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A Journal on Pediatrics, Neonatology, Adolescent Medicine,
Child and Adolescent Psychiatry
Indexed/Abstracted in: CAB, EMBASE, PubMed/MEDLINE, Science Citation Index Expanded (SciSearch), Scopus
Impact Factor 0,532
Minerva Pediatrica 2004 April;56(2):189-96
Pulmonary tubercolosis in Italian children by age at presentation
Romano A., Di Carlo P., Abbagnato L., Salsa L., Mazzola A., Maggio M. C., Titone L.
Aim. To evaluate the clinical characteristics, diagnostic methods and outcome of paediatric pulmonary tuberculosis (PTB) in relation to children's ages when observed.
Methods. Children under 15, who had been admitted to the Children's Hospital with PTB were prospectively evaluated. Our sample included patients with a positive tuberculin skin test and signs or symptoms of tuberculosis (TB), including abnormal chest X-rays which suggested PTB. We collected demographic, clinical, radiographic and microbiological data from the patients, in addition to carrying out contact investigations in order to find a source case. All the patients involved in this study were subjected to anti-tuberculosis treatment.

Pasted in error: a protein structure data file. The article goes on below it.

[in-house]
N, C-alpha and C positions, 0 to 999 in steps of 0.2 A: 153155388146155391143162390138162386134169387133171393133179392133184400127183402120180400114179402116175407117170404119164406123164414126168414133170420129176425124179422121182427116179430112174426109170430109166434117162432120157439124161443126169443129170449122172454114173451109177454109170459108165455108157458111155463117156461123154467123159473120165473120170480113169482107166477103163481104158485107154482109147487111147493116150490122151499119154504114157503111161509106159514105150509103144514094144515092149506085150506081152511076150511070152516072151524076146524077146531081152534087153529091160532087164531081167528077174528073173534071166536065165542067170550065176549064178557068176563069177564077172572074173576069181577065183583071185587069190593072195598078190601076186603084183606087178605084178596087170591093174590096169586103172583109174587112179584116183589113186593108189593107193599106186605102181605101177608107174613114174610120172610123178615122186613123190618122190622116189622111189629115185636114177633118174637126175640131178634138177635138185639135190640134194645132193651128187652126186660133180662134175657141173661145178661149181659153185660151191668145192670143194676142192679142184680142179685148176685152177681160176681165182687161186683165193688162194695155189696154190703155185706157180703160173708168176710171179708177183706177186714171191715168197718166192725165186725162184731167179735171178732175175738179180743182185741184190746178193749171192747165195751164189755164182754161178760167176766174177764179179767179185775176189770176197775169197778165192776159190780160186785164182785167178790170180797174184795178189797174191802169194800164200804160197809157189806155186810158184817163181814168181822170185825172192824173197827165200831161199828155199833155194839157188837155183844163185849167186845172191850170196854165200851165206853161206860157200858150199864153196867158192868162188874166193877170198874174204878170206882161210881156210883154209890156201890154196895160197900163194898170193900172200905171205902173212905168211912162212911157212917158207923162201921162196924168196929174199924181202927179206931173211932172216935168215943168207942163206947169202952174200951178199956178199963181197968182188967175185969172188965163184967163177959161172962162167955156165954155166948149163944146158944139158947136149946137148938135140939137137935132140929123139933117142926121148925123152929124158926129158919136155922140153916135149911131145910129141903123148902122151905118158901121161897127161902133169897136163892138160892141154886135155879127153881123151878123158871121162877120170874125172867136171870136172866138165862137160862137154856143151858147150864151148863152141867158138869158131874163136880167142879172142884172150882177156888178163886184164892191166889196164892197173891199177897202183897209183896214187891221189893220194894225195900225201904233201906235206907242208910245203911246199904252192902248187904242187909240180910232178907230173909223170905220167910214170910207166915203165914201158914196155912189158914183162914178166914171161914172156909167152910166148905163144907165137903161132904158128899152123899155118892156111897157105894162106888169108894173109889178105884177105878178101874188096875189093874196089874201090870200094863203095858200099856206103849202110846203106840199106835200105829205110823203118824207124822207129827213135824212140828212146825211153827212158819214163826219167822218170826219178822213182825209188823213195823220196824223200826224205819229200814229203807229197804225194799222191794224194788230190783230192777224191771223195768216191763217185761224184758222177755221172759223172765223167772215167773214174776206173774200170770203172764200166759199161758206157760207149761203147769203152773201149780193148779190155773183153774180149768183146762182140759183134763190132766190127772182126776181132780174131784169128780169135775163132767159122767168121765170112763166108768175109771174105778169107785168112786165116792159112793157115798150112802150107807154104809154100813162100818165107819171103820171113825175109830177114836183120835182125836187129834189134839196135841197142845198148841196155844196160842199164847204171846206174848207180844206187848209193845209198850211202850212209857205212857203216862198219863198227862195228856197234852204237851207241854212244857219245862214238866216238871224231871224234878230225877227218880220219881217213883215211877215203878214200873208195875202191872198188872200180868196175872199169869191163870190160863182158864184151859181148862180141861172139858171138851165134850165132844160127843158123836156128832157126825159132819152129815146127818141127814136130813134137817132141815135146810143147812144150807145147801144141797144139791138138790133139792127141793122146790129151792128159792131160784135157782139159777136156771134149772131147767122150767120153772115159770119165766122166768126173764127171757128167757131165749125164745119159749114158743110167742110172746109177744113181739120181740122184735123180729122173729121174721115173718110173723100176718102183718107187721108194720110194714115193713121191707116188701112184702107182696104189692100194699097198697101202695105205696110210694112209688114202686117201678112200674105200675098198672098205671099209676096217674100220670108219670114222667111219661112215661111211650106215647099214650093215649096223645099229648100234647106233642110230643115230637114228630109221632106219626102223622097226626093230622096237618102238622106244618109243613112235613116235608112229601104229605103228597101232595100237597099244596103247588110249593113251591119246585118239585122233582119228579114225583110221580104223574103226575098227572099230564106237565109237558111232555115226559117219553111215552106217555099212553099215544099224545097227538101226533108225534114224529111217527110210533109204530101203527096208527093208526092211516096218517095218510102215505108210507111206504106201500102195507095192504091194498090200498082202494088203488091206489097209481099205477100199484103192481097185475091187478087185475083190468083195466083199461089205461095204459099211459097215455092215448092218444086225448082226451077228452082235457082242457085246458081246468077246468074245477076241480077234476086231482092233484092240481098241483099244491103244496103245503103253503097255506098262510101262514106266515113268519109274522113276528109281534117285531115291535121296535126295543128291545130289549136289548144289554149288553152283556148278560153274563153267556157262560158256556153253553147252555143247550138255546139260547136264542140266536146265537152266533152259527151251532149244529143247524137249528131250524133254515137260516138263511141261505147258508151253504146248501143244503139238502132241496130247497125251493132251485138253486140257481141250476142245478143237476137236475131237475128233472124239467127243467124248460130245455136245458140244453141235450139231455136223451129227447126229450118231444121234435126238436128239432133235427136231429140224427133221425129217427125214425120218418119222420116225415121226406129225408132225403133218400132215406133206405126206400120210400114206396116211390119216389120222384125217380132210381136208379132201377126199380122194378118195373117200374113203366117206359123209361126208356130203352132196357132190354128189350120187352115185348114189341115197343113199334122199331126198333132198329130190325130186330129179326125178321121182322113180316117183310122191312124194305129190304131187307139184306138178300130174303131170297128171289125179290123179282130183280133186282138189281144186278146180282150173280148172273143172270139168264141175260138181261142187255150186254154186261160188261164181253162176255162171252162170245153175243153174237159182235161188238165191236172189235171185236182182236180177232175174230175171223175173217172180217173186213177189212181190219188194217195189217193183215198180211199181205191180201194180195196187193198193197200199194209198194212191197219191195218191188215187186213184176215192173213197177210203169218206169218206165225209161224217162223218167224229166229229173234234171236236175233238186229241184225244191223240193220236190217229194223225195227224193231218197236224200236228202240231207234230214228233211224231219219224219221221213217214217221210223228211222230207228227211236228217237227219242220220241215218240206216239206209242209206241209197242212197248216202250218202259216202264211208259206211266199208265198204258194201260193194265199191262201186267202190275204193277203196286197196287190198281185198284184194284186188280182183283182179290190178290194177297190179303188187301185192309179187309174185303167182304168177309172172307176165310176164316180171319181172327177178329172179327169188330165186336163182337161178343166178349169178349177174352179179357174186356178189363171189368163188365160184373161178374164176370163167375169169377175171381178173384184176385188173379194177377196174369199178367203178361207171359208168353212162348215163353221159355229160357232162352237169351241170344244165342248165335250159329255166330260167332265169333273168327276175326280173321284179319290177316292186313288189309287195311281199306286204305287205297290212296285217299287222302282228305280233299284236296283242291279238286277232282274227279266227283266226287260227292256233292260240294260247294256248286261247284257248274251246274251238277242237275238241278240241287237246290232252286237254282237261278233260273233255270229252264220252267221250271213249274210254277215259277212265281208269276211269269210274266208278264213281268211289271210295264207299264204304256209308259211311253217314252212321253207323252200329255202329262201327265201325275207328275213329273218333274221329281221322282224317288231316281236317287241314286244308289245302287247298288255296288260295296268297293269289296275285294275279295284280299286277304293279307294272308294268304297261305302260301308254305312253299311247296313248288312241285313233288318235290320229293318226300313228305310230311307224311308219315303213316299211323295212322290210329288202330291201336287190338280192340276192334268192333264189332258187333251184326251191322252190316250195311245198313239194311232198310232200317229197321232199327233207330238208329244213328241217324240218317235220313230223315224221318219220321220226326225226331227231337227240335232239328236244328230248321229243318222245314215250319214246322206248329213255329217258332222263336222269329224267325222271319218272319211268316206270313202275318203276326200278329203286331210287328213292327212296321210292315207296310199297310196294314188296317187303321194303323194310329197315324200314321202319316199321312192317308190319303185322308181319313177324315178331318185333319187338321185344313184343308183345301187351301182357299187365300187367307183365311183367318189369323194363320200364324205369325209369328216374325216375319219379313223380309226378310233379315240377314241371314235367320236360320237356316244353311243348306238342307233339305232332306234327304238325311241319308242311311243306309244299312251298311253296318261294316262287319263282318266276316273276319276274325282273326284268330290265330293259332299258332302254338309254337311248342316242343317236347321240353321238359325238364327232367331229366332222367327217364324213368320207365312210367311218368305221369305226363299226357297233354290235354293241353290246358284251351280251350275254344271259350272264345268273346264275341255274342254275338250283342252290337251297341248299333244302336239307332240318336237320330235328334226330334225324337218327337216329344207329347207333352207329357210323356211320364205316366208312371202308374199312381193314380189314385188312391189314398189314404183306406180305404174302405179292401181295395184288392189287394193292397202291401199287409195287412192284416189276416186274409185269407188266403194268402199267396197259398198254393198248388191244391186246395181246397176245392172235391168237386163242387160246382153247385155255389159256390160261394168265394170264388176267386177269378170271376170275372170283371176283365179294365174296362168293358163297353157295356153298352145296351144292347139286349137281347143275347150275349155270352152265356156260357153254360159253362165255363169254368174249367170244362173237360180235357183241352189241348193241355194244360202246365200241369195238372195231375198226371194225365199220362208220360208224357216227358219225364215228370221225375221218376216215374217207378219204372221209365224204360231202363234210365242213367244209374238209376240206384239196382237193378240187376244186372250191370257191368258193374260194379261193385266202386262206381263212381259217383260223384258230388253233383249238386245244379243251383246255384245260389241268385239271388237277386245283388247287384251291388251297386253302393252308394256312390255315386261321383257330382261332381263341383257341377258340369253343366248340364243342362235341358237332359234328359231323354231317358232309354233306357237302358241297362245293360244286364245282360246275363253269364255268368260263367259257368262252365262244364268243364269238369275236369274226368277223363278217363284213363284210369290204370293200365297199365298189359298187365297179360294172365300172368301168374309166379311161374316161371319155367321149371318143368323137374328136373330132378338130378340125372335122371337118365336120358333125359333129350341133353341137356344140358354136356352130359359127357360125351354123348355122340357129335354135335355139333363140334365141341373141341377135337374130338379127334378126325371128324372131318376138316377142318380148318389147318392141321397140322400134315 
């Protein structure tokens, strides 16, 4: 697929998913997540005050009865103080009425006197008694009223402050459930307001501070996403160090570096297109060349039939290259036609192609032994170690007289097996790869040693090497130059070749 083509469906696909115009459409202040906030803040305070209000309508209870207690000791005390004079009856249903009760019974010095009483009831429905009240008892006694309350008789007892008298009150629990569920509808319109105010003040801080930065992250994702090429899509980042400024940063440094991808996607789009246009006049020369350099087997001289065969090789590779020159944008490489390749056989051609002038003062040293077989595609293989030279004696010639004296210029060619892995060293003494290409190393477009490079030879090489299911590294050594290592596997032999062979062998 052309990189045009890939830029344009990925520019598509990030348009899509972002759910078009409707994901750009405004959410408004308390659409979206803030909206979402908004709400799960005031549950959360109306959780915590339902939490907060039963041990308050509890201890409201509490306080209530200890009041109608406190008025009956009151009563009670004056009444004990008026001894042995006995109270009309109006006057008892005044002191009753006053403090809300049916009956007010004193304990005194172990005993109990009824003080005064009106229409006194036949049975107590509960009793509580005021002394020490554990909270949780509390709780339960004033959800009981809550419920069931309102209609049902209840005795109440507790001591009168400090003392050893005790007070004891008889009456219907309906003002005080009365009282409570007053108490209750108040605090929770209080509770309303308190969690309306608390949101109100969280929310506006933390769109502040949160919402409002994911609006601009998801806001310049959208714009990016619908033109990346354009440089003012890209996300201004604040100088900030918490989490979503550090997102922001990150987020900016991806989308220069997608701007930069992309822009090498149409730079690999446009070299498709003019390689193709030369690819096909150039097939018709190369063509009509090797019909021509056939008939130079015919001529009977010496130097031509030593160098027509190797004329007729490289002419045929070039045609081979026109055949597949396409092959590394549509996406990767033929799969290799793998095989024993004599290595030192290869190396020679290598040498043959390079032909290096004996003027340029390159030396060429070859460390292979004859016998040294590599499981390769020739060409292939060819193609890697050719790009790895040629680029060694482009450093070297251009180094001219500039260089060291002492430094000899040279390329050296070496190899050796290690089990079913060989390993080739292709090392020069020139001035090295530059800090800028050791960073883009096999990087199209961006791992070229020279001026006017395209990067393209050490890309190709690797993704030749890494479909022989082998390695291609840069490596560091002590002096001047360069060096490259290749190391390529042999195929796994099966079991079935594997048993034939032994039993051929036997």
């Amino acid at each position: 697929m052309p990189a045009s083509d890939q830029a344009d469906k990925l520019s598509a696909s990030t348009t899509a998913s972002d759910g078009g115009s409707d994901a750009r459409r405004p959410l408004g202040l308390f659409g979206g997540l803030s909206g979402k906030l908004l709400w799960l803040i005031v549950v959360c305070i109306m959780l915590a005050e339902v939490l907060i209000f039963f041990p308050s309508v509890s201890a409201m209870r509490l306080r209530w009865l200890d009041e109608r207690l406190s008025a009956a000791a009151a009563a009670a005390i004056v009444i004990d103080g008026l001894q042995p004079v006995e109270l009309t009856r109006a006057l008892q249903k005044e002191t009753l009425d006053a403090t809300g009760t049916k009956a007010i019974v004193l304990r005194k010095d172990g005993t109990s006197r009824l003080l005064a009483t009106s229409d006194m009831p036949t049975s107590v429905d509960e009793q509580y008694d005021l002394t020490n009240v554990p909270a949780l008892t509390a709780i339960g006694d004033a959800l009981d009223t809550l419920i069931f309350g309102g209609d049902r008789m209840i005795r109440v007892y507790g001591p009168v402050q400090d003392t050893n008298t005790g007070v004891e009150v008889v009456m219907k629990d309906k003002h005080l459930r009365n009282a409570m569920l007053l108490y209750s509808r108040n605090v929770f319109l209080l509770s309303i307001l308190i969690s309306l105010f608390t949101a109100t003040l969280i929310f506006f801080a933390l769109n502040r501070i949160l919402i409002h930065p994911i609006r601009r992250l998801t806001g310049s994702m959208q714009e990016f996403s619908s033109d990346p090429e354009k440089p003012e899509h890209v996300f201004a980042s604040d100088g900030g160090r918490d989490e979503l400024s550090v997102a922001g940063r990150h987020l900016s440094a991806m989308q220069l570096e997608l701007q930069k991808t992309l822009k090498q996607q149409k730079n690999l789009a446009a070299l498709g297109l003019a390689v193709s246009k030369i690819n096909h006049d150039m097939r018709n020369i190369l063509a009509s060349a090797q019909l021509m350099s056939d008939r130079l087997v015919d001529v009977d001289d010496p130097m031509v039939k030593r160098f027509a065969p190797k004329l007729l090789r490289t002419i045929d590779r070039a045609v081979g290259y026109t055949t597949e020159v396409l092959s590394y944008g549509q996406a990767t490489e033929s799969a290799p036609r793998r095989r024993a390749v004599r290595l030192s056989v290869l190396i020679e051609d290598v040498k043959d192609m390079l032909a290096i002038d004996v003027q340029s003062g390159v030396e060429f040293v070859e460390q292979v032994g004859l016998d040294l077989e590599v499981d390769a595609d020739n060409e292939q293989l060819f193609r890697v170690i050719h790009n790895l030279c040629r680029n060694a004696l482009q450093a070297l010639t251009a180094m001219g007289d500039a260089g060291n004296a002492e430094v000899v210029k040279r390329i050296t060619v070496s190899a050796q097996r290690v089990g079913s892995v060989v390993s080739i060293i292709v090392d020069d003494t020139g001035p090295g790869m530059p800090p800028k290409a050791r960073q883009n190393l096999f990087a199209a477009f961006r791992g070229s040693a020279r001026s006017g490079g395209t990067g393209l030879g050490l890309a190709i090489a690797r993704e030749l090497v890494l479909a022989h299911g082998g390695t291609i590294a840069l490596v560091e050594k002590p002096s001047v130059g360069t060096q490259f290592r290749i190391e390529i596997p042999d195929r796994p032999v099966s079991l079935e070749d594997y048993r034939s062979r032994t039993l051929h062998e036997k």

Results. Sixty-two patients (44% under 5) were eligible for inclusion in our study. Children with presenting symptoms were younger than asymptomatic patients (p<0.05). A source case was found in 38 patients out of 62 children (62%) and children under 5 were more likely to have a source case than that found with older children (p<0.05). Ghon complex (infiltrate + adenopathy) tended to occur in young children (median age of 3.25, p<0.05). Fourteen children (23%) had clinical specimens which tested positive for Mycobacterium tuberculosis (MT), and 20 (32%) for MT DNA according to a polymerase chain reaction (PCR). Resistant strains to 1 or more anti-tuberculosis drugs were found in 5 children and in 4 adult sources. The patients with minimal or no radiographic change during therapy displayed symptoms for a longer period of time and were infected by a resistant strain (p<0,05).
Conclusion. Improvements in case detection, case management and contact investigations are necessary for controlling paediatric TB, especially in young children. Given that any diagnosis of TB in children is supported by epidemiological and clinical evidence rather than isolating MT, detection of the source case is important in selecting appropriate treatment.